Conversely, in times of increased supply or low demand, commission fees are typically higher — and it becomes crucial to work with a seasoned broker for effective marketing and sale.

You need a broker who understands your property functions and utility, as well as the local market, so they can market your property to the type of buyer who values it most.

Take a look at the following example, showcasing how we calculated the commission fee and facilitated a complex property sale by understanding local regulations and marketing it to the right type of buyer.

Commercial Real Estate Commission Calculation Example

An example of an intricate deal commanding a higher commission fee is the freestanding manufacturing building in Sun Valley we helped sell. The tenant had been operating a plating and anodizing shop using chemicals and pollutants for 25 years.

Before proceeding with the sale, we needed to provide the city of Los Angeles and the fire department with a closure plan — a comprehensive document outlining procedures to safely shut down a facility operating with hazardous materials.

The fire department referred us to a list of consultants that could potentially certify the closure plan, but it was particularly difficult to find an engineer registered in California with the certifications needed to approve this type of closure plan.

In addition, all existing platforms and interior build outs had to be demolished, all debris and materials needed to be decontaminated, and the entire warehouse had to be triple rinsed.

A collage of eight images showing the state of an industrial property in Sun Valley before and after demolishing the interior build outs and platforms, decontaminating and removing debris and materials, and triple-rinsing the warehouse. This shows the arduous process that justified a high commercial real estate commission.

This entire process was arduous, complex, and needed a broker who had the experience and capacity to facilitate it.

To close the deal, we had to:

  • Put the right team together
  • Make sure they were working collaboratively
  • Keep communication open throughout the whole process
  • Market the property in its current state and find a buyer willing to take on this long and arduous project
  • Figure out how to get a closure plan that would be approved by the city and fire department

Closing the sale of this industrial property required a lot of time and resources, so we charged a 6% commission fee. Ensuring your broker is adequately compensated in challenging situations is crucial for maximizing your sale proceeds.

Working with an experienced broker, who specializes in commercial real estate transactions in your local market, is also essential for a successful transaction.

With over 10 years of experience as a commercial real estate broker in LA and surrounding counties, Alex Matevosian and our team can help you sell your property quickly while maximizing profit.

Contact us via our online form, email us at [email protected], or call 818.482.3830 for a free property valuation and custom commission structure.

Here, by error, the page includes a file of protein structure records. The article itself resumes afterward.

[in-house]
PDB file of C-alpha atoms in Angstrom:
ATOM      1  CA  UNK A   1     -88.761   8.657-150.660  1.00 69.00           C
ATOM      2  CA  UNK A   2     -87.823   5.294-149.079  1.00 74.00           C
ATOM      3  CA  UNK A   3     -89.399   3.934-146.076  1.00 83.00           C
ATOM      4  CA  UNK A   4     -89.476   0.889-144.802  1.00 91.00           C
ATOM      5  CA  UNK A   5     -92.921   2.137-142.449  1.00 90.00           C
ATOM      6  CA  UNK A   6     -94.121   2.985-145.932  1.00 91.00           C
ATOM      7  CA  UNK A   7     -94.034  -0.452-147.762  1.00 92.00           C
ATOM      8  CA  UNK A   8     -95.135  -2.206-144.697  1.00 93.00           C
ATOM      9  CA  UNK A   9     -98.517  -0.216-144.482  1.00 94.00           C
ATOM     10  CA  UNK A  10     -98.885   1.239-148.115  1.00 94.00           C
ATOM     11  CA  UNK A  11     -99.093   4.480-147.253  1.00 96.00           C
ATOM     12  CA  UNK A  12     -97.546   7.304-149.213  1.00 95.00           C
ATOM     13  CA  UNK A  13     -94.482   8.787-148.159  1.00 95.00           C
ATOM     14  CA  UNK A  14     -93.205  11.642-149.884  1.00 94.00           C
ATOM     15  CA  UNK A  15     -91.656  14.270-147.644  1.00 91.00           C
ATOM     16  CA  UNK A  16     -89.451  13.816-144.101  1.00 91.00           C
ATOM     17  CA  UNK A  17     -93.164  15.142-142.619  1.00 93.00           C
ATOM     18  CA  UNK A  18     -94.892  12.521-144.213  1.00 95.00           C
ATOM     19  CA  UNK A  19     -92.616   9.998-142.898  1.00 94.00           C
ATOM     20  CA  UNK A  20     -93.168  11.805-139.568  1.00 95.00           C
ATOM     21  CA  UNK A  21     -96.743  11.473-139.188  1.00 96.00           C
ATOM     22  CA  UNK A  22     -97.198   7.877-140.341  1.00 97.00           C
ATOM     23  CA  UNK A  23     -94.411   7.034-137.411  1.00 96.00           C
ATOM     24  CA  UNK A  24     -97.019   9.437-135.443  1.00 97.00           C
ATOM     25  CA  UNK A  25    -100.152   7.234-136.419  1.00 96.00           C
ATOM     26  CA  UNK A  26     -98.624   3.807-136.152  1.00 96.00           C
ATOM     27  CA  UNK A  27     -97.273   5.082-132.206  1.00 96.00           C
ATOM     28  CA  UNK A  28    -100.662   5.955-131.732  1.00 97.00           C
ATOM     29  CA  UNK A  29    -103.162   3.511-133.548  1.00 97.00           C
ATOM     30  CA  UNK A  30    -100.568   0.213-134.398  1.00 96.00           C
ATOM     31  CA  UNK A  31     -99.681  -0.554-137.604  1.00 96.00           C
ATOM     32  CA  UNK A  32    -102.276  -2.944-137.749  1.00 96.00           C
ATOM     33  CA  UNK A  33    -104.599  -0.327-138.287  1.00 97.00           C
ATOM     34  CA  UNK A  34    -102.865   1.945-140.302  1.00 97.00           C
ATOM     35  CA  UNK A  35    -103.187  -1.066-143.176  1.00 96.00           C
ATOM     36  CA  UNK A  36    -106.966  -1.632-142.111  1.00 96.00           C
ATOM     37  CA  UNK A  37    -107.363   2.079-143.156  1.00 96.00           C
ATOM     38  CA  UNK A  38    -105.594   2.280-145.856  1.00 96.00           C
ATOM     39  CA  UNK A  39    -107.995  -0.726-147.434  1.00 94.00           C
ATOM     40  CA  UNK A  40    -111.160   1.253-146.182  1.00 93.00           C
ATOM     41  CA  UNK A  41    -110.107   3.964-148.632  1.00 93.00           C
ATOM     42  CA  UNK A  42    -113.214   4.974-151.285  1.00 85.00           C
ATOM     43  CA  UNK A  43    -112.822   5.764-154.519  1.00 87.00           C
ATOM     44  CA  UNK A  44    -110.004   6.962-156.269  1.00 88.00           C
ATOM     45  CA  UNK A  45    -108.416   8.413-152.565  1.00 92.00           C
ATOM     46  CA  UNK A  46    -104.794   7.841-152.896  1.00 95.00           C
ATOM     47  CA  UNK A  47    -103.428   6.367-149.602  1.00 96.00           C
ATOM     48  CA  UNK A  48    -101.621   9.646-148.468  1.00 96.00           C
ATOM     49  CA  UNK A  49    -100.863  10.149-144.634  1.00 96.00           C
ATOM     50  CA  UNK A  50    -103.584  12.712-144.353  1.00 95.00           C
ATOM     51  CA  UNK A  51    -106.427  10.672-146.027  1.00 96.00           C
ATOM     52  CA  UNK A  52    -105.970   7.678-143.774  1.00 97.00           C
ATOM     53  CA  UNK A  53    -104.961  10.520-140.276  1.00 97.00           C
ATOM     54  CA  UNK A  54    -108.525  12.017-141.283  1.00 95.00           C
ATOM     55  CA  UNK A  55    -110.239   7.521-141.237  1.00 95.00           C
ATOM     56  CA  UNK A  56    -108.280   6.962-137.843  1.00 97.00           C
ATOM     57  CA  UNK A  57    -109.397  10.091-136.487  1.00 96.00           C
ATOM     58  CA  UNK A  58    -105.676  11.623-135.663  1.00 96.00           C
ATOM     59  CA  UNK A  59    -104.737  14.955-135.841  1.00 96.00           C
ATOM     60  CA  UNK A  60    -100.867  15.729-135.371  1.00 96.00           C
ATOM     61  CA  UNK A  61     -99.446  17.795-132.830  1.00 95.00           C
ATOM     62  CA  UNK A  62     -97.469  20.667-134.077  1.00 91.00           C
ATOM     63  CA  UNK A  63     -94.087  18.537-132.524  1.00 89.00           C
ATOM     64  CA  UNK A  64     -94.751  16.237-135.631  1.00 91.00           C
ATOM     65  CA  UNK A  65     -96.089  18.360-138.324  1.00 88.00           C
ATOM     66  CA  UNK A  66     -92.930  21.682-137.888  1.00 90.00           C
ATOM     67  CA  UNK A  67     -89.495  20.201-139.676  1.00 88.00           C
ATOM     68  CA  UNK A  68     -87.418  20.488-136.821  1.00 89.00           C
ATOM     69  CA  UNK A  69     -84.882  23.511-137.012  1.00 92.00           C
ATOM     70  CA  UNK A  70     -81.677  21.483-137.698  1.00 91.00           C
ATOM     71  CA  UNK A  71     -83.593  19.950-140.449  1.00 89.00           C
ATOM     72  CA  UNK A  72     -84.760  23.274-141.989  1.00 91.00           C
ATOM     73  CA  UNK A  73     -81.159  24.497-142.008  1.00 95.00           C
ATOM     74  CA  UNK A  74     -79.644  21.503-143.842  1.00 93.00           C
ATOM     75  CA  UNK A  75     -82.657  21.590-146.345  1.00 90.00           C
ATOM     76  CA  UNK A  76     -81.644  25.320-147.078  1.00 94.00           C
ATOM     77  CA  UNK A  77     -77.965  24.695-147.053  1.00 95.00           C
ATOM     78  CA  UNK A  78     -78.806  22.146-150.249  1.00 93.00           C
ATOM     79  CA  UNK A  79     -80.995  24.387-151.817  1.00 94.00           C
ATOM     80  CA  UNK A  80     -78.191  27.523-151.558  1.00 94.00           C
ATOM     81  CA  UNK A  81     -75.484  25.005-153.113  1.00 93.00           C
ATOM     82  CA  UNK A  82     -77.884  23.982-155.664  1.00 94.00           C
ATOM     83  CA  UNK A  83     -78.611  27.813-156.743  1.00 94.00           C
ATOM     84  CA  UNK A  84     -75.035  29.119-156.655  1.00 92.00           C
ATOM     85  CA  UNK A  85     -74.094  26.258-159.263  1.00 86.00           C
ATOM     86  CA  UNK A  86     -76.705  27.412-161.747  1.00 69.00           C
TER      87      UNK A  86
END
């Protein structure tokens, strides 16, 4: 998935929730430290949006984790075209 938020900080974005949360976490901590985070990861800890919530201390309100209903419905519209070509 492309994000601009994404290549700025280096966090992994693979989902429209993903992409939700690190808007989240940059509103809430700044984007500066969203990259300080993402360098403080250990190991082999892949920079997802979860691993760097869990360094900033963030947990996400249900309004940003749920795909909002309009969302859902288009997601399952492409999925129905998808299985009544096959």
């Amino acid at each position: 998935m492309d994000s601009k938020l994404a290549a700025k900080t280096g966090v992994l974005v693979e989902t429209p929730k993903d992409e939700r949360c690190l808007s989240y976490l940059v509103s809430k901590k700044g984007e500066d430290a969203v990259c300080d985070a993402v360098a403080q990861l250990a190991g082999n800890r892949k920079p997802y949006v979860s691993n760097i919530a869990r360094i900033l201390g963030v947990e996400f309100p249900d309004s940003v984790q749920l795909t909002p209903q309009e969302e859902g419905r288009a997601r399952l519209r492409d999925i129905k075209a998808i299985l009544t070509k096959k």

Does the Price of the Commercial Property Dictate the Commission Fee?

The commission fee for commercial properties is influenced by various factors, including property type, size, regional norms, market conditions, and deal complexity, as mentioned earlier.

So, yes, the price of the commercial property does play a role in determining the commission fee, but it’s not the only factor at play. As you saw in the example above, deal complexity plays a major role.

What Is the Typical Commission Split in Commercial Real Estate?

The typical commission split in commercial real estate is negotiable and can vary. This split often occurs between the broker representing the buyer/tenant and the one representing the seller/landlord. 

A common arrangement is a 50-50 split between the buyer’s agent and the seller’s agent.

In sale transactions, the distribution of commissions is managed by escrow. The brokerage sends escrow a commission distribution agreement, providing instructions on how the check will be made out and distributed.

Example of a Typical Commercial Real Estate Commission Structure

As mentioned, a commercial real estate commission typically ranges from 3 to 6% of the transaction value.

Let’s consider a scenario where it’s set at 4%. If the total sale value of a commercial property is $2.3 million, the corresponding commission fee would amount to $92,000 (=$2.300.000×0.04).

How Much Is the Average Commercial Real Estate Commission in California?

The average real estate commission on a commercial property in California is 5.11%, standing slightly below the national average of 5.49%.

What Is the Maximum Commission a Commercial Real Estate Broker Can Charge?

The maximum commercial real estate commission rates a broker can charge aren’t legally capped or fixed. Instead, it’s determined through negotiation and agreement between the parties involved.